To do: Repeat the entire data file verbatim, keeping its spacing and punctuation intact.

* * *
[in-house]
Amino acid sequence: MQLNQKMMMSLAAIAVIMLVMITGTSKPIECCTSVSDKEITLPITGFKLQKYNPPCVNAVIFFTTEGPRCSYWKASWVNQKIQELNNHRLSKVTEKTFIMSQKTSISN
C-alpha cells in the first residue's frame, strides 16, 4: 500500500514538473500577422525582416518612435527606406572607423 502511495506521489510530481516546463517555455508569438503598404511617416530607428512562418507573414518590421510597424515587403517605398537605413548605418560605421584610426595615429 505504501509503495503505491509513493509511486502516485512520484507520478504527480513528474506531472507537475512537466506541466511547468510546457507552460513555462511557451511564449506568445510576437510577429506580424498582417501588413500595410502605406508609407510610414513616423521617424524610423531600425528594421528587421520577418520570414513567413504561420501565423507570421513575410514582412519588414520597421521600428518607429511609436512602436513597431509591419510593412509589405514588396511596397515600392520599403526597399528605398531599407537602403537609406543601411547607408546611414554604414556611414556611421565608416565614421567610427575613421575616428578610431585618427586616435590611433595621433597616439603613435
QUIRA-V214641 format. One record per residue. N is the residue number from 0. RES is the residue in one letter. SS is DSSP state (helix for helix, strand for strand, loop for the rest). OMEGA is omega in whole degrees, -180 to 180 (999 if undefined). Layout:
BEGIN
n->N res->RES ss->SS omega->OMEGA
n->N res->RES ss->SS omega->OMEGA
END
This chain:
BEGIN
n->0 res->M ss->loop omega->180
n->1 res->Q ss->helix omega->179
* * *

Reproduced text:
[in-house]
Amino acid sequence: MQLNQKMMMSLAAIAVIMLVMITGTSKPIECCTSVSDKEITLPITGFKLQKYNPPCVNAVIFFTTEGPRCSYWKASWVNQKIQELNNHRLSKVTEKTFIMSQKTSISN
C-alpha cells in the first residue's frame, strides 16, 4: 500500500514538473500577422525582416518612435527606406572607423 502511495506521489510530481516546463517555455508569438503598404511617416530607428512562418507573414518590421510597424515587403517605398537605413548605418560605421584610426595615429 505504501509503495503505491509513493509511486502516485512520484507520478504527480513528474506531472507537475512537466506541466511547468510546457507552460513555462511557451511564449506568445510576437510577429506580424498582417501588413500595410502605406508609407510610414513616423521617424524610423531600425528594421528587421520577418520570414513567413504561420501565423507570421513575410514582412519588414520597421521600428518607429511609436512602436513597431509591419510593412509589405514588396511596397515600392520599403526597399528605398531599407537602403537609406543601411547607408546611414554604414556611414556611421565608416565614421567610427575613421575616428578610431585618427586616435590611433595621433597616439603613435
QUIRA-V214641 format. One record per residue. N is the residue number from 0. RES is the residue in one letter. SS is DSSP state (helix for helix, strand for strand, loop for the rest). OMEGA is omega in whole degrees, -180 to 180 (999 if undefined). Layout:
BEGIN
n->N res->RES ss->SS omega->OMEGA
n->N res->RES ss->SS omega->OMEGA
END
This chain:
BEGIN
n->0 res->M ss->loop omega->180
n->1 res->Q ss->helix omega->179